The cultural perspective in Japan is wilder than you might think

“Even though she looks old, she is really young” by Utаgаwа Kunіyοѕhі 1847 – 1848.

At first glance, the picture appears perfectly innocent: a 19th-century, posh portrait of a woman sipping tea. Upon closer examination, we learn she’s made up of entangled copulating bodies. Welcome to the fascinating world of old Japanese erotica. Known as “shunga” (春画), the genre flourished in the Edo period (1600s-1800s), and the artworks didn’t just dabble in the strange, niche, and fetishized realms of erotica. They rejoiced in the diversity of pleasure: shunga could be non-binary, funny, and tender; historical, luxurious, and even spooky. Though they varied in surrealism, they always fought the same, commendable battle: showing that sex and pleasure were worthy of nuanced narrative. As such, it opened up a wacky, inclusive place for Japan to get hot and heavy…

Shіgenоbu – Man and woman making love by Yаnаgаwа Shіgenоbu.

Shunga, which literally translates to “Picture of Spring” (and a classic sex metaphor), was a blanket term for Japanese erotica, which, as we’ll see, can turn from fairly tame to utterly bonkers in the blink of an eye. Historians can trace it as far back as the Heian period (794 to 1192 A.D.), but it was the dawn of the Edo Period’s woodblock print that made owning art, and thus, good old smut, a possibility for folks everywhere on the social ladder.

The Great Wave off Kanagawa by Katsushika Hokusai, c. 1829-1833.

Even if you have never heard of the Edo Period, you have likely seen one of its most iconic woodblock prints, by Katsushika Hokusai. But here’s another one of Hokusai’s famous works, this time from the shunga genre. Be warned: this one really pushes the boundaries for our ensuing journey into shunga insanity, so brace yourself:

Initially, shunga was only available to the upper crusts of society. However, as cheaper production and wider distribution began, it was able to hit its famously, ahem, eclectic stride and blossom in accordance with its growing, diverse audience. There was truly something for everyone when it came to this art form. Craving some old-school, courtly love? You got it. Seeking depictions of snake phalluses, octopuses, and skeletons? Shunga had something for you too.

Often, it found ways of retelling ancient myths and parodying current events. Blabbering politicians, haughty courtesans, fabled sea monsters, and gods – they all found their way into shunga, especially through the artistry of Utamaro Kitagawa, one of the last greats of the ukiyo-e movement. His 1836 collection, Ghost Stories: Night Procession of the Hundred Demons, was populated with a world of mind-boggling demons depicted in the form of genitalia.

Shunshoku Hatsune no Ume by Utagawa Kunisada, 1842.

Shunga, the highly stylized erotica, even found its way into wartime propaganda, serving as a means of “reconciling” opposing parties:

A Japanese propaganda poster from the time of the Russo-Japanese War.

Why did this highly stylized erotic art gain popularity so quickly? Well, it was largely thanks to the dawn of the Edo Period, which was somewhat like ancient Japan’s peak “Viva Las Vegas” years—and the city of Edo, also known as present-day Tokyo, was the epicenter of it all. The Tokugawa Shogunate had risen to power, uniting previously warring clans. Suddenly, peace was the priority. Samurai took up day jobs. A new school of art emerged, preaching the concept of an imagined “floating world” (the literal translation of the term) in which hedonism, style, and intellect intertwined. It all unfolded in the Yoshiwara Red Light District, with its vibrant cast of Kabuki theater actors, Geishas, brothels, bathhouse-goers, and artists. Despite its frivolity, the delicate brushstrokes of shunga still encapsulate the preciousness of that sexual and cultural renaissance.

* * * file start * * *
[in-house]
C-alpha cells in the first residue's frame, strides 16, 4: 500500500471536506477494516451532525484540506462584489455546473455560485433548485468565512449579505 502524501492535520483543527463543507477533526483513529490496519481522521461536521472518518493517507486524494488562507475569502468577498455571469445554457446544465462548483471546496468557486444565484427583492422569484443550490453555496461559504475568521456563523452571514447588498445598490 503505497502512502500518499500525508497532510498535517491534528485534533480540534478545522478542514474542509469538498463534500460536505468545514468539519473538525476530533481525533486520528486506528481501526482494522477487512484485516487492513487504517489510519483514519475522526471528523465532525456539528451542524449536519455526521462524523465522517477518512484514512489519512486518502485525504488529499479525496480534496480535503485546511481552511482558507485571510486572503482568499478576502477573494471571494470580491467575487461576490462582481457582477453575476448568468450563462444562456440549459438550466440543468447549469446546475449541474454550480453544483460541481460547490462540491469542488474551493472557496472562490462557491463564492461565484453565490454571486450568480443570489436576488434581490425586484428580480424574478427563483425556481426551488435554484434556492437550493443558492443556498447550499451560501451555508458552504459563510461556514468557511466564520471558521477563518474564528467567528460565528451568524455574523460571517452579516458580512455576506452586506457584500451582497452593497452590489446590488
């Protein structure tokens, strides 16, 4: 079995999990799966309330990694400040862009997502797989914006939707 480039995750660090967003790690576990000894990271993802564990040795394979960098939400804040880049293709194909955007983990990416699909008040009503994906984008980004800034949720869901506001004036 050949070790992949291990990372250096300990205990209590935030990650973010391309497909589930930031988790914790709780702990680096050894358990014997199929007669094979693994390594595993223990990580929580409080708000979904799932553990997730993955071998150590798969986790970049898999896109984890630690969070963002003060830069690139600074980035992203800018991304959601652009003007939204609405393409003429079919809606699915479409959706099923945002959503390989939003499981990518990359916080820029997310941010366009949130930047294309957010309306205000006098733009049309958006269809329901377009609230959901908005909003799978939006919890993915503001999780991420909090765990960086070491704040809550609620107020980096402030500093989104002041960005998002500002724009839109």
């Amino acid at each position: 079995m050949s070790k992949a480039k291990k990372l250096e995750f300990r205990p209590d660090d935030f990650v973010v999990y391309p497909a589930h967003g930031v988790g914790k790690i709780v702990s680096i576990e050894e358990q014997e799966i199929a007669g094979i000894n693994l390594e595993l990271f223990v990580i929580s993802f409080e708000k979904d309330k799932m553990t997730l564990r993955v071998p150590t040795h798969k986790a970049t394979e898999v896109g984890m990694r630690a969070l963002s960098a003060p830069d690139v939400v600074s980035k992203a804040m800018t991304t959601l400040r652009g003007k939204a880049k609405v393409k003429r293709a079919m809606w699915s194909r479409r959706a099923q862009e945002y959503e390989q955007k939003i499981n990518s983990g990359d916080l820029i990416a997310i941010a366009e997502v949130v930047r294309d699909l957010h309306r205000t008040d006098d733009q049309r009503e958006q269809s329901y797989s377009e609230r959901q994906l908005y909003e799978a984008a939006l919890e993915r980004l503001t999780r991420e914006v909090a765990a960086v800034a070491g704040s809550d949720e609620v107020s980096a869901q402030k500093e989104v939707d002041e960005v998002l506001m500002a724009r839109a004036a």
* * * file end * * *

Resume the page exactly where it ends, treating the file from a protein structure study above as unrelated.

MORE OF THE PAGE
Onnayu (Ladies’ Bath), a colored woodcut by Torii Kiyonaga (1752–1815) depicting a male attendant Sasuke (upper left corner) tending to women.

Most shunga artists used pseudonyms until the 18th century when printing censorship laws were relaxed. Most of the works were created by men, but they were also marketed towards women and given to brides-to-be as almanacs for self-improvement and shared pleasure. In that sense, they were seldom pigeonholed into a notion of sex for sex’s sake, but meant to nourish a person’s life on multiple levels. Often considered good luck charms, they were believed to keep the fire at bay and a soldier safe in battle.

Two Lovers, Hokusai From The Adonis Plant (Fukujuso) Woodblock print, from a set of 12, ōban ca. 1815.

It is remarkable to witness the diverse range of erotic expressions, from niche tentacle fantasies to depictions of generic courtly love. However, things become even more intriguing when we consider the representation of female and male queer couples, as well as a third gender known as wakashu. This latter category was a particularly curious aspect of life in Edo Japan, as wakashu were typically young men who assumed a non-binary gender role to please both men and women in erotic contexts. Male-to-female cross-dressing was also prevalent, from the streets of the Red Light district to the stages of Kabuki theaters.

With the advent of photography, shunga began to lose its allure for the public. The onset of Western influences in the 20th century also brought about a wave of heteronormativity and an exoticized gaze that dismissed it as nothing more than confusing pillow-book smut. Nevertheless, the legacy of shunga on erotica, both written and visual, has proven immense over time. Writers like Henry Miller, Anaïs Nin, and D.H. Lawrence took many notes from its range and narrative depth. The art form’s capacity for storytelling, as well as humor, went far beyond being a mere party trick; it helped initiate open conversations on sexuality.

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